Kathleen Chalfant is one of the theatre’s most translucent, revered and astonishing women of the theatre. She is most known for her Outer Circle Critics, Drama Desk, Obie and Lucille Lortel award winning performance as Vivian Bearing in Margaret Edson’s Pulitzer Prize-winning Off-Broadway play Wit. She was nominated for a Tony Award for Best Featured Actress in Tony Kushner’s Angels in America. Most recently she was seen at The Rattlestick Theatre in Novenas for a Lost Hospital. Now she is starring as Mabel Loomis Todd, a fascinating woman, best known as Emily Dickinson’s posthumous editor in A Woman of the World, 59E59 Theaters. Presented by The Acting Company, in association with Miranda Theatre Company, for an intimate night of how wonderful theatre can be when in the hands of a master.
Mabel Loomis Todd, was an American editor, writer, painter, and had studied music. She is remembered as the editor of posthumously published editions of Emily Dickinson and also wrote several novels and logs of her travel with her husband, astronomer David Peck Todd. She accompanied Todd to Japan 1887 to photograph the solar eclipse, and she was the first Western woman to walk up Mount Fuji. David was a was a philanderer, which didn’t seem to upset Mabel as she had a lengthy affair with Emily’s married older brother William Austin Dickinson. She was a woman without conventions
Now older Mable instead of giving a lecture on Emily Dickinson she is spilling the secrets of her life in front of her daughter. A Woman of the World, was what the 1800’s community of Amherst called her to shame and hurt. It isn’t until she moves to Hog Island that that pain subsides. here nature gives her solace. Her husband is now in a mental hospital, her lover dead.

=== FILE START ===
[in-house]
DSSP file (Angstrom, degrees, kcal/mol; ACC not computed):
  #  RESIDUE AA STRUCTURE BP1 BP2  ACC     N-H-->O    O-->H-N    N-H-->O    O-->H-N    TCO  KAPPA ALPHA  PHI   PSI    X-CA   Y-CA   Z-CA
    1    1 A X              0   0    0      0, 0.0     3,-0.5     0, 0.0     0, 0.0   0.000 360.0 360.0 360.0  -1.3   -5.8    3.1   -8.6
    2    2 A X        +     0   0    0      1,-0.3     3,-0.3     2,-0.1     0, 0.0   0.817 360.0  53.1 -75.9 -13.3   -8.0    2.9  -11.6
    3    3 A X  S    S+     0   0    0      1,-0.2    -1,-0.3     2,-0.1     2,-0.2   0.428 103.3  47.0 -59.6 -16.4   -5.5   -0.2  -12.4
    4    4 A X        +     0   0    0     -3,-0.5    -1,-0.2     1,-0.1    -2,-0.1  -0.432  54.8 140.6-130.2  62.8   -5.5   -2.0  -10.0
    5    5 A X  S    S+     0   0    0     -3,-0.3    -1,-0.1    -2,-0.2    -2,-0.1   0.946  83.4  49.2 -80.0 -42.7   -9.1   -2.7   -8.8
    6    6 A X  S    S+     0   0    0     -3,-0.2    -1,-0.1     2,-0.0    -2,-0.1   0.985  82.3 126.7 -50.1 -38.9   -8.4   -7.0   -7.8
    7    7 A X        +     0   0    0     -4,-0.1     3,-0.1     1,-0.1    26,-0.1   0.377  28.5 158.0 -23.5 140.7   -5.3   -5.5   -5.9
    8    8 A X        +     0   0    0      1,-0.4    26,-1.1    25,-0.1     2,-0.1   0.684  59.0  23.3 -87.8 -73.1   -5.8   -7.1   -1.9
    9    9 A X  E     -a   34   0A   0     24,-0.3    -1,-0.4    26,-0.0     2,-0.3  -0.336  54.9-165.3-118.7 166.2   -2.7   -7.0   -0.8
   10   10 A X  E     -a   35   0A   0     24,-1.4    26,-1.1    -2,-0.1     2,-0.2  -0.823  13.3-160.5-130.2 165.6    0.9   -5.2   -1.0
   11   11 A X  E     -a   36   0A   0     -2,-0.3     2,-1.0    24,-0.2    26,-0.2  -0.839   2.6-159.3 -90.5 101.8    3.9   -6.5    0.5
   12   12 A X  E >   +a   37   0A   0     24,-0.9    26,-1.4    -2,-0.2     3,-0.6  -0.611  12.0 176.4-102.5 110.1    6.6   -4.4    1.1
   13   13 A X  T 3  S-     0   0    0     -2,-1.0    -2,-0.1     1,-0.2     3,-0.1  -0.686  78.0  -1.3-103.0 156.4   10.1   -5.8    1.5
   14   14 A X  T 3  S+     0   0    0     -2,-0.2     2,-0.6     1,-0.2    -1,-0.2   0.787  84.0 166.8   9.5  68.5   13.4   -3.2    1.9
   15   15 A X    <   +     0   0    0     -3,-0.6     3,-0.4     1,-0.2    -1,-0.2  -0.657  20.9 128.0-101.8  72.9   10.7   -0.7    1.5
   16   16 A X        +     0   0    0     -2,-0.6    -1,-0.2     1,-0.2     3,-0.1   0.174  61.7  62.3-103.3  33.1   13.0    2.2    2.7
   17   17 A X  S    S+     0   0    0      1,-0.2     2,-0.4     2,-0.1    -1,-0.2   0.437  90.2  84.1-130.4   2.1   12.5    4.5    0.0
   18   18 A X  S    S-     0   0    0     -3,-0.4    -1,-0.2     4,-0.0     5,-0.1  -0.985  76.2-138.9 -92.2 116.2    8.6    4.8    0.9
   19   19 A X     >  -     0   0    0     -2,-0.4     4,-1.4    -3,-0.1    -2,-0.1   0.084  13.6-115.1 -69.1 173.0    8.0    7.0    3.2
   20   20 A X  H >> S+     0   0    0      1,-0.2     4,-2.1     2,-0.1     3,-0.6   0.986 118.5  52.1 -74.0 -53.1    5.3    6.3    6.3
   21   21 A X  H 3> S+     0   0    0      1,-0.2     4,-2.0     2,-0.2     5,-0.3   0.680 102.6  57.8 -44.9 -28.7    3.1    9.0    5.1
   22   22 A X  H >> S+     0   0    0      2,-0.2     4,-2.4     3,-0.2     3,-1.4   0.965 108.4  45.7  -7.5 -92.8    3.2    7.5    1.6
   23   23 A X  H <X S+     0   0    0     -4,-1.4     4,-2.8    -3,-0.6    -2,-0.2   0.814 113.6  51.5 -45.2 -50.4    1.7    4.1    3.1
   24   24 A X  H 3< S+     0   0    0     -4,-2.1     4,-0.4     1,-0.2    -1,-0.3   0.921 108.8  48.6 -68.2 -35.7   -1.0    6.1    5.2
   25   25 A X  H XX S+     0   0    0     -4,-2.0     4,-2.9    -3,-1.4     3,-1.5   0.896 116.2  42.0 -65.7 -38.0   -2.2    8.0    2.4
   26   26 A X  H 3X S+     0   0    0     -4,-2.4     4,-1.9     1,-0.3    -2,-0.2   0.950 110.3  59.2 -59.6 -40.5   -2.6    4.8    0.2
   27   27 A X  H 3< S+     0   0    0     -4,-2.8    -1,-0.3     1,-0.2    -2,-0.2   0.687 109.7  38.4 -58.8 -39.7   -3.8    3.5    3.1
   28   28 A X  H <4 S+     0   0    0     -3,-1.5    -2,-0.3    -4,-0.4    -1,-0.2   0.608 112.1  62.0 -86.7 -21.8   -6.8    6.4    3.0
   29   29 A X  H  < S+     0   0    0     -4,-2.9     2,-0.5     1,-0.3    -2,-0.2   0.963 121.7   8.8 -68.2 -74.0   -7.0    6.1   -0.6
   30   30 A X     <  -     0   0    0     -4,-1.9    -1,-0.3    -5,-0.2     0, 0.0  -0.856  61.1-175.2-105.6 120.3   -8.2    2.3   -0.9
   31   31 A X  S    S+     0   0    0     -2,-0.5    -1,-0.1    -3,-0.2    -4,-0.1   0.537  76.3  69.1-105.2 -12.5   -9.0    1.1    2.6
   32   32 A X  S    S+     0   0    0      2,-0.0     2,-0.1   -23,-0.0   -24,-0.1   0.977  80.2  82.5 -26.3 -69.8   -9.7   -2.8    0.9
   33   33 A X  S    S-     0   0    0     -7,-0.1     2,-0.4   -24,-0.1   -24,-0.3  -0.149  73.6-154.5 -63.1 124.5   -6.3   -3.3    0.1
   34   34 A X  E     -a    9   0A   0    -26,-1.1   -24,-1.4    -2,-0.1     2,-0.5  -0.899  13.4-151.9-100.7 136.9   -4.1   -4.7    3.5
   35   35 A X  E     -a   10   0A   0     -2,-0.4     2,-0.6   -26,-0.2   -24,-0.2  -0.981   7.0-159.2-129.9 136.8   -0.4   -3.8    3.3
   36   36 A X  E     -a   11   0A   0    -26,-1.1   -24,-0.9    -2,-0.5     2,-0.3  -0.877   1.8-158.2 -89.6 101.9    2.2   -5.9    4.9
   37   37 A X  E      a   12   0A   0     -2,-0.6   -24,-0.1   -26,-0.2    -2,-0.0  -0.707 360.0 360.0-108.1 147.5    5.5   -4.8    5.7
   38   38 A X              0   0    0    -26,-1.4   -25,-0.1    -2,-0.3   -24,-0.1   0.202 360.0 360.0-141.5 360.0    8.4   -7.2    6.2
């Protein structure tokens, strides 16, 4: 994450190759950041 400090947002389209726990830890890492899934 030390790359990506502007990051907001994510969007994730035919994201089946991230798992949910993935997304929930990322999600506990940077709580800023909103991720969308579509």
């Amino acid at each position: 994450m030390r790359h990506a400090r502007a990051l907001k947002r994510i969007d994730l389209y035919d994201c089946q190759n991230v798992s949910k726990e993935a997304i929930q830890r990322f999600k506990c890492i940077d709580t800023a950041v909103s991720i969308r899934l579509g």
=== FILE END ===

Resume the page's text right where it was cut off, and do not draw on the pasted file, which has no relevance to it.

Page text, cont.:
Mabel at times admits her dishonesty, her self obsession that is born out of poverty and gives us a portrayal of a woman born before her time.
Valentina Fratti’s direction allows Chalfant and the worlds free range and it is a intimate piece of theatre. The set by Cate McCrae, is reminiscent of a country green house and the lighting by Betsy Adams is subtle in its hue’s. The costumes by Candice Donnelly looks perfect on Ms. Chalfant and gives us the time period perfectly.
Pulitzer Prize finalist Rebecca Gilman’s (The Glory of Living) world premiere play, has a lot to say. As women come into their own, we find there have always been women ahead of the curve, who pave new pathways to see and express life. Chalfant and A Woman of the World embrace that and teach us not only history, but a new way of looking at life. This is a must see.
A Woman of the World: 59E59 Theaters, until Nov 17th.